Another Fourth of July has come and gone. This year - as I have for several years past - I operated a public fireworks display, this time for the community of Walla Walla, Washington. It was my first time there, and I enjoyed the place and people. It was also my first time running a show in the state of Washington - the past seven or eight years of this have all been shows in Oregon. We shot the show in a sports park and school area on the VA grounds, and the audience was able to sit and watch from all angles around. There's a great hillside under a water tower nearby that makes for an optimum viewing spot.

My crew was terrific, and despite the fact that it was extremely hot (over 100 degrees Fahrenheit and sunny all day as we set up the show as well as the next morning while we finished cleaning up), we all had a good time and the show went off well - safe and to the cheers of the crowd. That's what we want. Even the playground sprinklers that came on automatically at around midnight while we were still cleaning up were no big deal, heheh. We just went back to the hotel for the night and returned in the morning.

Update: Travis wrote a bit about the crew experience at the show and Jenn posted some pretty terrific pics she shot.

Below is a video with some excerpts from the show. The video is five minutes long, which is a little more than one fifth of the actual length of the show (which came in at just under 25 minutes, right on target). So, you get a good flavor of the opener, mid-show shots and volleys, the build up to larger shells, some layered height effects, and of course the finale - which was pretty spectacular, if I do say so myself. Several thousand shells and pyrotechnic components from one inch to four inches in diameter made up the show.

I'll add a couple show setup pictures later today or this weekend. Enjoy.   : )



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Personal Stories | Random Stuff
Friday, July 06, 2007 11:56:21 AM (Pacific Standard Time, UTC-08:00)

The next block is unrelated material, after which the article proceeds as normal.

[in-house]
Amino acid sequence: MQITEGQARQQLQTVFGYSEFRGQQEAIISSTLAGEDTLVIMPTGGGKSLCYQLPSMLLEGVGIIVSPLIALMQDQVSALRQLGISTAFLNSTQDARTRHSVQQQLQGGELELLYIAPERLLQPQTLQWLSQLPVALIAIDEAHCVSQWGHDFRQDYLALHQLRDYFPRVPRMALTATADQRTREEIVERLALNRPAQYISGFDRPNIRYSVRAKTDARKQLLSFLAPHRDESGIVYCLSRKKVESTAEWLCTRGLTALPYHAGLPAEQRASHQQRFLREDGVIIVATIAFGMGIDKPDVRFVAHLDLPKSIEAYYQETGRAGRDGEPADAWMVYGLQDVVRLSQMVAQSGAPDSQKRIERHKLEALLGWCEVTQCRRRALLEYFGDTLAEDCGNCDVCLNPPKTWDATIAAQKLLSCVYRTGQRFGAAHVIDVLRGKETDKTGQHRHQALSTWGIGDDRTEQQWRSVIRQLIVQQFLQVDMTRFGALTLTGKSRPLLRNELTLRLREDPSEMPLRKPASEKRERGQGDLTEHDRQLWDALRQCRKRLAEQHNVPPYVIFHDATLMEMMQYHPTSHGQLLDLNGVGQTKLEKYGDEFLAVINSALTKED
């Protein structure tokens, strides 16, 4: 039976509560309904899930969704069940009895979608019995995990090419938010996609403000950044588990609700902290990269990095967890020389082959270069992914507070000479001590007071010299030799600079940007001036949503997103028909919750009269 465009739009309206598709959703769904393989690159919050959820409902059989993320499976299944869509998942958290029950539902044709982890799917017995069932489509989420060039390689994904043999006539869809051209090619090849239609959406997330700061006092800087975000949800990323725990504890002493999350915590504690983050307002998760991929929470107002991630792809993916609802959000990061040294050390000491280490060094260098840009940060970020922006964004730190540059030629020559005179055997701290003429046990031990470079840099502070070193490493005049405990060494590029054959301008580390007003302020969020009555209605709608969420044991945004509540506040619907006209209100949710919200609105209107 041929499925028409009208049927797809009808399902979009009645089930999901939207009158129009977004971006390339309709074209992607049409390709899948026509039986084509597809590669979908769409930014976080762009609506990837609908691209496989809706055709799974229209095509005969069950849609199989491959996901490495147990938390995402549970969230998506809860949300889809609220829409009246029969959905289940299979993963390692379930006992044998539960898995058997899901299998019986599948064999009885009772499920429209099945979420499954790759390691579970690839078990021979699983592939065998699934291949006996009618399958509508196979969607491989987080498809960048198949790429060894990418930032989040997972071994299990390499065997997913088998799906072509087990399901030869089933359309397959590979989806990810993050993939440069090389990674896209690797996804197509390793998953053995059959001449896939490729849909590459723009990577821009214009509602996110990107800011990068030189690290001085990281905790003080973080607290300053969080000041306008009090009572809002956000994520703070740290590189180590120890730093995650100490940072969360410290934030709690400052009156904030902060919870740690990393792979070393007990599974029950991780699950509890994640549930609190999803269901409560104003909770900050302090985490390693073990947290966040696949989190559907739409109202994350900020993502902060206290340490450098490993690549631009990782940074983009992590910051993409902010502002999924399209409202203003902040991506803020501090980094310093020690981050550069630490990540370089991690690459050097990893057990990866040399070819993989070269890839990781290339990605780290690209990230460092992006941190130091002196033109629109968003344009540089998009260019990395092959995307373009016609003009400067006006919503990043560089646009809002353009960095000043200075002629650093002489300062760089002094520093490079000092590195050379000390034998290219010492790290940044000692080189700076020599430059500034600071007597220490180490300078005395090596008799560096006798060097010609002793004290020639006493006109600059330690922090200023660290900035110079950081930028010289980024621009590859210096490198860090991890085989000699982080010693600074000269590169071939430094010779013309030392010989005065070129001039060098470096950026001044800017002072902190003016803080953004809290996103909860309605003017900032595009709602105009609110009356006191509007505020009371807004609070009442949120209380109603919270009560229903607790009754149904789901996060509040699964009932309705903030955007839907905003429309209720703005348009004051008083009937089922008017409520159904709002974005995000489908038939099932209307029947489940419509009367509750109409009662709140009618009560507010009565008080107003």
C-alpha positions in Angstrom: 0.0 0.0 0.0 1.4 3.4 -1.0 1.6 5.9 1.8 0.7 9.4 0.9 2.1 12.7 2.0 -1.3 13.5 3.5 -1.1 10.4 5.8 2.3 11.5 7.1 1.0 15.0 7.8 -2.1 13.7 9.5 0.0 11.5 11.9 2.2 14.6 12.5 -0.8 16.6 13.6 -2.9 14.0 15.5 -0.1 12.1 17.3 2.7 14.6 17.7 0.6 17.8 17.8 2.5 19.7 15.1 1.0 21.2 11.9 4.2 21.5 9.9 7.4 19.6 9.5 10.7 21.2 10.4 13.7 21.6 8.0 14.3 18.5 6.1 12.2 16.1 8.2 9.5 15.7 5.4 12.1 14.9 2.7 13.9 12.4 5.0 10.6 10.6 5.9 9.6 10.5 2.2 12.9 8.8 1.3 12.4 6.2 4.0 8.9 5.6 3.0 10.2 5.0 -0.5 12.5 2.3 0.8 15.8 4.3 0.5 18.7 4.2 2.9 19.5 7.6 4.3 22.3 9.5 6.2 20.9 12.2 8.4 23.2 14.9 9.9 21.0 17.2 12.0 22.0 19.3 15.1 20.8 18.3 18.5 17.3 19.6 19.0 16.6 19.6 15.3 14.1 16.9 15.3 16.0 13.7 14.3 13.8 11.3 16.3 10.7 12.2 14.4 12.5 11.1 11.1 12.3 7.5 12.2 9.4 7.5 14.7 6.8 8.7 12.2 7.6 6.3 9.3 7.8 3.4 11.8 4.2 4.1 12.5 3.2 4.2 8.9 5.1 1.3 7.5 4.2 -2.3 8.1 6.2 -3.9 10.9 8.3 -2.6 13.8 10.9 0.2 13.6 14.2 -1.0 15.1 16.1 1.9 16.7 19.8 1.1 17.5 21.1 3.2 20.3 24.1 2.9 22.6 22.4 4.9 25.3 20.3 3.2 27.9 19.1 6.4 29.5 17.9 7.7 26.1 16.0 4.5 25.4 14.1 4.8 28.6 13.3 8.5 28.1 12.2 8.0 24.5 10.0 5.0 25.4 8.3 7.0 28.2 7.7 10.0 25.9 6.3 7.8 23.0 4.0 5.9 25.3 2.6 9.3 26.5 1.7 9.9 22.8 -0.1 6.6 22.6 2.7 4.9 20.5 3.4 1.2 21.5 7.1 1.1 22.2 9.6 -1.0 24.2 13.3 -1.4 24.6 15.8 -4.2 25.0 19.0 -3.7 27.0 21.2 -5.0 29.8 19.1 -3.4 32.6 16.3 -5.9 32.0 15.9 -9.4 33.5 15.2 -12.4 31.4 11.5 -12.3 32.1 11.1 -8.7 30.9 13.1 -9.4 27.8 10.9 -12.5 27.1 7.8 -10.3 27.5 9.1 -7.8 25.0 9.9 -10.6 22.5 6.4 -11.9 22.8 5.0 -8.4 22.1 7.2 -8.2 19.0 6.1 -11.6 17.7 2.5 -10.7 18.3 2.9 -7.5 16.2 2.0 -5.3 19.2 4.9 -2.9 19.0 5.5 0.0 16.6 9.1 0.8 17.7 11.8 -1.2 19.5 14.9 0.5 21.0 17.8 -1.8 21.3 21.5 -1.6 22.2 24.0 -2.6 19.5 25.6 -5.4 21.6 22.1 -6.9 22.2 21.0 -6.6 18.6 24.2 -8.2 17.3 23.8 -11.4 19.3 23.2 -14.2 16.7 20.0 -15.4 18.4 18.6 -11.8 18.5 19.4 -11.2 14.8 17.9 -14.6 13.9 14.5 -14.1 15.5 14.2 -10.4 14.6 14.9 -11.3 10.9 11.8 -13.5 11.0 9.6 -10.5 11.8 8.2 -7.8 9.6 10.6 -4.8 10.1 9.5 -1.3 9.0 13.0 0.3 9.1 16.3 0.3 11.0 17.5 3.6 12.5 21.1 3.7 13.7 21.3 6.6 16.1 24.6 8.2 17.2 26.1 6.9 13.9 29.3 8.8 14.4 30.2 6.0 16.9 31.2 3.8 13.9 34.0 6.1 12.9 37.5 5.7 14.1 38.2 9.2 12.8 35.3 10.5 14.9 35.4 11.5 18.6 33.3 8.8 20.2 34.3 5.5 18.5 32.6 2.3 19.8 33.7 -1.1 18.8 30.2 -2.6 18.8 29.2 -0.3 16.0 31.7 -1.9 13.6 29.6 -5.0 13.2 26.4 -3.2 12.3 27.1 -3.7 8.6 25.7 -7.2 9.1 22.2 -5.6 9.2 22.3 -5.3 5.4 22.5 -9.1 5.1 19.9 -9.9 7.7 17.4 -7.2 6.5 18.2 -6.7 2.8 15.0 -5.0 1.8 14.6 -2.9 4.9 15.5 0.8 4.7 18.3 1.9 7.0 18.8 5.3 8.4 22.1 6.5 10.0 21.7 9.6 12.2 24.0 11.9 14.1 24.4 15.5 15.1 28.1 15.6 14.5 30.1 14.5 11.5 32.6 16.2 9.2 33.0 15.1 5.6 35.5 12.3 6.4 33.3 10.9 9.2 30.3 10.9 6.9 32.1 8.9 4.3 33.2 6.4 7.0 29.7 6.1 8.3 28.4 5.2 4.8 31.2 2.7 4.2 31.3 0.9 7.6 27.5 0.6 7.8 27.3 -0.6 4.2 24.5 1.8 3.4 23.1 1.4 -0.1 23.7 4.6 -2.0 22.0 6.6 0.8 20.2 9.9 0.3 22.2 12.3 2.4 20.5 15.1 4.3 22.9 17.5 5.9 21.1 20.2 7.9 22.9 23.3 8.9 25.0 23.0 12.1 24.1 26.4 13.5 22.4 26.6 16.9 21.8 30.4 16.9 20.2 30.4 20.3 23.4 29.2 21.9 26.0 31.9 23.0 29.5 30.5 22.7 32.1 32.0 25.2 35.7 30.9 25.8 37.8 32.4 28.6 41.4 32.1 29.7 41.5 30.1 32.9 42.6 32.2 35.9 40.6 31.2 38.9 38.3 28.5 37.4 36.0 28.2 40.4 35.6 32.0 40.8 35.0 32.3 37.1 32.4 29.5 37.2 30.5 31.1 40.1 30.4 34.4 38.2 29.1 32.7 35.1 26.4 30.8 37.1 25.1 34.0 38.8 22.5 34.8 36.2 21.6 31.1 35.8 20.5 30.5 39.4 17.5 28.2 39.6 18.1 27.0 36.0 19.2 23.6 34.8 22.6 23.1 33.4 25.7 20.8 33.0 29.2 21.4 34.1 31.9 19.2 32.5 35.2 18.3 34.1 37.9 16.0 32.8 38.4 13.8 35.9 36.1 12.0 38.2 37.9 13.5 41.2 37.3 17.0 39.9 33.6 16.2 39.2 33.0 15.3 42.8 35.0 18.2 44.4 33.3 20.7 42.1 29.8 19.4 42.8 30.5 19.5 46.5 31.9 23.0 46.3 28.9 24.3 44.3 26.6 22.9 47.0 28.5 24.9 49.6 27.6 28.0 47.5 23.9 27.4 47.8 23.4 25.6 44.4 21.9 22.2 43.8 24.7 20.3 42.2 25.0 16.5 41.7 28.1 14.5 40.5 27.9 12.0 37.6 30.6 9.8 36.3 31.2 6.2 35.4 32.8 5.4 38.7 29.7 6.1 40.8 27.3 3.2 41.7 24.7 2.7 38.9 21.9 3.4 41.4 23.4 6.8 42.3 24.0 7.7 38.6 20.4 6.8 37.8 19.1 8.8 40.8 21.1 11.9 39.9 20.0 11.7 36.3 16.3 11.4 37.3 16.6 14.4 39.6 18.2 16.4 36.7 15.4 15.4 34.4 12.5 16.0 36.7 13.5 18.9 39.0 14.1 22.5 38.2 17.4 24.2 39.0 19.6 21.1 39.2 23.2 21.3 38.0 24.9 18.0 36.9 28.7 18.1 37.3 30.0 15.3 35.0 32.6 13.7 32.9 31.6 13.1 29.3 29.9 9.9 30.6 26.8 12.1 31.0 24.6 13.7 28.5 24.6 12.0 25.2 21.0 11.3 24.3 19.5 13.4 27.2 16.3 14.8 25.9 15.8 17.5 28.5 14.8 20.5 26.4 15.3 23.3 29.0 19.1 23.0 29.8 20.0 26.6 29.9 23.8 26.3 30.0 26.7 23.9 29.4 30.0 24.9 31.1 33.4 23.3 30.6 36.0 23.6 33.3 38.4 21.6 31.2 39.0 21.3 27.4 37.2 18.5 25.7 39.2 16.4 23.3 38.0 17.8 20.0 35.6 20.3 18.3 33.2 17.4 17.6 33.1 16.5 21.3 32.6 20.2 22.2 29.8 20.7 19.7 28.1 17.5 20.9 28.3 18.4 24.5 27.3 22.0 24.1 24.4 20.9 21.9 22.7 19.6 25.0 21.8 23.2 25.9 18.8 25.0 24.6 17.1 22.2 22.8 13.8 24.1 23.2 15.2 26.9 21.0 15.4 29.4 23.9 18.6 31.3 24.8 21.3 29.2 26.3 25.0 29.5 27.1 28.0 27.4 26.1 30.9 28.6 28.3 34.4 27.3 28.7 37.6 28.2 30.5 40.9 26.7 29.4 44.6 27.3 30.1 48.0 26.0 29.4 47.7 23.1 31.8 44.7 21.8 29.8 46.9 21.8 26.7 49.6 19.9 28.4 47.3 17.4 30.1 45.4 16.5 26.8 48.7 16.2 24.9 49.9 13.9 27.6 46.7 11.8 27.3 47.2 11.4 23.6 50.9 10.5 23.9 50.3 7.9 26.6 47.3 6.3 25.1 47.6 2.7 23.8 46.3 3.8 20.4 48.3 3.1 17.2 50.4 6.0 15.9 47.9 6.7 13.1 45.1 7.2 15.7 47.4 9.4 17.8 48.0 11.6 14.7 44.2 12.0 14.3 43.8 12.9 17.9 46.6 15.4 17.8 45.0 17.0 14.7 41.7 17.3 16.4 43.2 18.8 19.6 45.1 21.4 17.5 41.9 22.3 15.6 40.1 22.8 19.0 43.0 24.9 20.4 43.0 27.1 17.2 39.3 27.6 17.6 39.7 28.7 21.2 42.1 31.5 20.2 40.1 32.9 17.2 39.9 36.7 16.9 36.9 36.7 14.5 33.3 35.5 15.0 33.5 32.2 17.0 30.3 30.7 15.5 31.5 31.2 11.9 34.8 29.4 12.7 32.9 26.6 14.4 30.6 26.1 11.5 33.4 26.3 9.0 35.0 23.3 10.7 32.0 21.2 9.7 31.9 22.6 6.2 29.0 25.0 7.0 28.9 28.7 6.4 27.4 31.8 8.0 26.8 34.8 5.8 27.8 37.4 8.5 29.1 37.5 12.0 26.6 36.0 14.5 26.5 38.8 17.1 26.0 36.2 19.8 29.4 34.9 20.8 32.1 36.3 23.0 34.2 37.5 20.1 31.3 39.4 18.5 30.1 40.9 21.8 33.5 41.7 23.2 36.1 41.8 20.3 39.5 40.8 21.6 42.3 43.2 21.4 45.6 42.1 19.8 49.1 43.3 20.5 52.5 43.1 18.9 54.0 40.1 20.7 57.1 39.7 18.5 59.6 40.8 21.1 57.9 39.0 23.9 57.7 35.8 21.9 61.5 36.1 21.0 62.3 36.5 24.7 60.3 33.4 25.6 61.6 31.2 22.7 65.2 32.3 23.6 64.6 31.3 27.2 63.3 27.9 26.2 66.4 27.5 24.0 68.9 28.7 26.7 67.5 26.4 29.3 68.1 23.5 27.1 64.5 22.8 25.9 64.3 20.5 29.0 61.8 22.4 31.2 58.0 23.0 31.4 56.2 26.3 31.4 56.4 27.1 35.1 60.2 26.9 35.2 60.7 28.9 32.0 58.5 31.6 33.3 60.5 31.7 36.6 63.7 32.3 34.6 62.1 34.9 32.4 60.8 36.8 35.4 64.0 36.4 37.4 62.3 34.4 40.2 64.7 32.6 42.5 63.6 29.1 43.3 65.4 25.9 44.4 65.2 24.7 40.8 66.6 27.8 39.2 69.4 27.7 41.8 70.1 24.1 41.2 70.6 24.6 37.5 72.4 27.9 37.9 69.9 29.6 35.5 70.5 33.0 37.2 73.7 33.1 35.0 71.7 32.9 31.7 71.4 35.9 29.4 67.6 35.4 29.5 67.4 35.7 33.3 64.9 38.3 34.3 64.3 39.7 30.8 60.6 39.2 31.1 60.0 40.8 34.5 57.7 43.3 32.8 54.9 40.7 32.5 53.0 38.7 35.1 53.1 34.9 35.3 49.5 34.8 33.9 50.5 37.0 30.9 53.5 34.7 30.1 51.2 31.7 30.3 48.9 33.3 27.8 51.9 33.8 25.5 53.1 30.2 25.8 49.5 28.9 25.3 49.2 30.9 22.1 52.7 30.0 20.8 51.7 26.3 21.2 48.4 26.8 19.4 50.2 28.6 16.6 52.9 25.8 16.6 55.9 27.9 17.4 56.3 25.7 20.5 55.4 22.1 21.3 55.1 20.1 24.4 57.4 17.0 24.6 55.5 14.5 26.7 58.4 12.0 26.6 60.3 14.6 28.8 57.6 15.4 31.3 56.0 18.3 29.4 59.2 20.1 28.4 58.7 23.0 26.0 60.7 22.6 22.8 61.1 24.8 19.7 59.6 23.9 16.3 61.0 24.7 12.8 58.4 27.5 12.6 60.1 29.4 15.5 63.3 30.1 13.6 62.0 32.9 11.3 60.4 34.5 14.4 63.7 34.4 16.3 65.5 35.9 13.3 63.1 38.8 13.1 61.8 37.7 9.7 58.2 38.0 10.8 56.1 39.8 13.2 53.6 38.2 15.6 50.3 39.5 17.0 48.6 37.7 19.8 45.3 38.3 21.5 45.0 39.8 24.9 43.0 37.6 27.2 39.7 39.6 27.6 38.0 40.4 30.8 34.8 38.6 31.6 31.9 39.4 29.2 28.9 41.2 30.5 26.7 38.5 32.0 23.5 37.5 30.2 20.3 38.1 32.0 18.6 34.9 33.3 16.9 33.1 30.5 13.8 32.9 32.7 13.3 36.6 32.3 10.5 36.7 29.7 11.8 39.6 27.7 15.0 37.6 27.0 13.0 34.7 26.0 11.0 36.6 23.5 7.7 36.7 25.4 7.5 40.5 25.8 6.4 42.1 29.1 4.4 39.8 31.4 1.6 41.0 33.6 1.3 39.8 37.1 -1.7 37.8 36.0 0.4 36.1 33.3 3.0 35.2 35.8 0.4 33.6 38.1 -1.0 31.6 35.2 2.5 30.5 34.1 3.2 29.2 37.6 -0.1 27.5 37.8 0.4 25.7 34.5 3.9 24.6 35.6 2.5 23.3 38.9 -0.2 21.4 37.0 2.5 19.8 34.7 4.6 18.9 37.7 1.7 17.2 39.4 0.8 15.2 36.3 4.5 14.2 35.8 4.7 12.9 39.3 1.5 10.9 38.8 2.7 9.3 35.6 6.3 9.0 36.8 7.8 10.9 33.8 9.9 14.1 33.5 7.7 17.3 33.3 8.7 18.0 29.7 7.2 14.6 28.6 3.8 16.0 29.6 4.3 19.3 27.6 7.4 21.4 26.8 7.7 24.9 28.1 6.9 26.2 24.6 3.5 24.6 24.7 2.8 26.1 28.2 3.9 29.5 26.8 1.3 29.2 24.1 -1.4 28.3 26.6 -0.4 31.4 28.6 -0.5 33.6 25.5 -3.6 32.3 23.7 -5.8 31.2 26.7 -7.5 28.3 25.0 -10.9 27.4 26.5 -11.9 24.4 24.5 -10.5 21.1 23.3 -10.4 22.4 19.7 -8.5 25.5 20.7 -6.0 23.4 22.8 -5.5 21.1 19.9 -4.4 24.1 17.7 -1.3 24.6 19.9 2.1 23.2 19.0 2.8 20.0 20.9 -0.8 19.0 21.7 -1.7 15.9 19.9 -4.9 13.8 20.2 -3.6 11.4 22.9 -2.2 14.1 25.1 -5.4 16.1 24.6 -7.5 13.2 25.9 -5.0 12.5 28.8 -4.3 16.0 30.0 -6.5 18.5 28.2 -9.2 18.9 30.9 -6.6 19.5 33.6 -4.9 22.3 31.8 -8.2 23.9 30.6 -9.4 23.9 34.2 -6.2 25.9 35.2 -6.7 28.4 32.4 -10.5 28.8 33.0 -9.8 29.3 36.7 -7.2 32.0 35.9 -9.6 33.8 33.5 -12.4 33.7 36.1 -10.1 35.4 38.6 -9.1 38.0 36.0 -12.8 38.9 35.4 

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 Monday, July 02, 2007

I dropped by an at&t wireless phone store yesterday while out cruising around, and checked out the iPhone, which they have a large stock of apparently. I walked in and asked, "Do you have one I can look at?" The answer was "we have lots you can buy if you want to." I got the impression there are a lot of lookers but not a lot of buyers. They certainly are not having stocking problems.

iphone1 Anyhow, I spent about 10 minutes checking out the phone, and overall I was pretty darned impressed. Certainly the overall user interface is great, and the screen is pretty amazing. I like the clean, simple, intuitive UI for sure. The Apple architecture and usability people did some pretty amazing work, and this is their first phone.

So again - I'm quite impressed. I considered buying one on the spot and my impulse-purchaser controls kicked in and I left. Important to take the time to do things like breathe. And think. Stuff like that.

So, it's great. There were a few things, though, that I had a hard time getting past during my quick run with this device phone piece of electronic art.

One of those things is the on-screen keyboard. Unless you use a finger and type one letter at a time (no thumb-typing here for sure), it's just not workable. So, if you're sending quick messages a short line at a time you're okay. But typing longer emails or notes won't work from a practical standpoint. For most users that's probably okay. For me that's a big deal.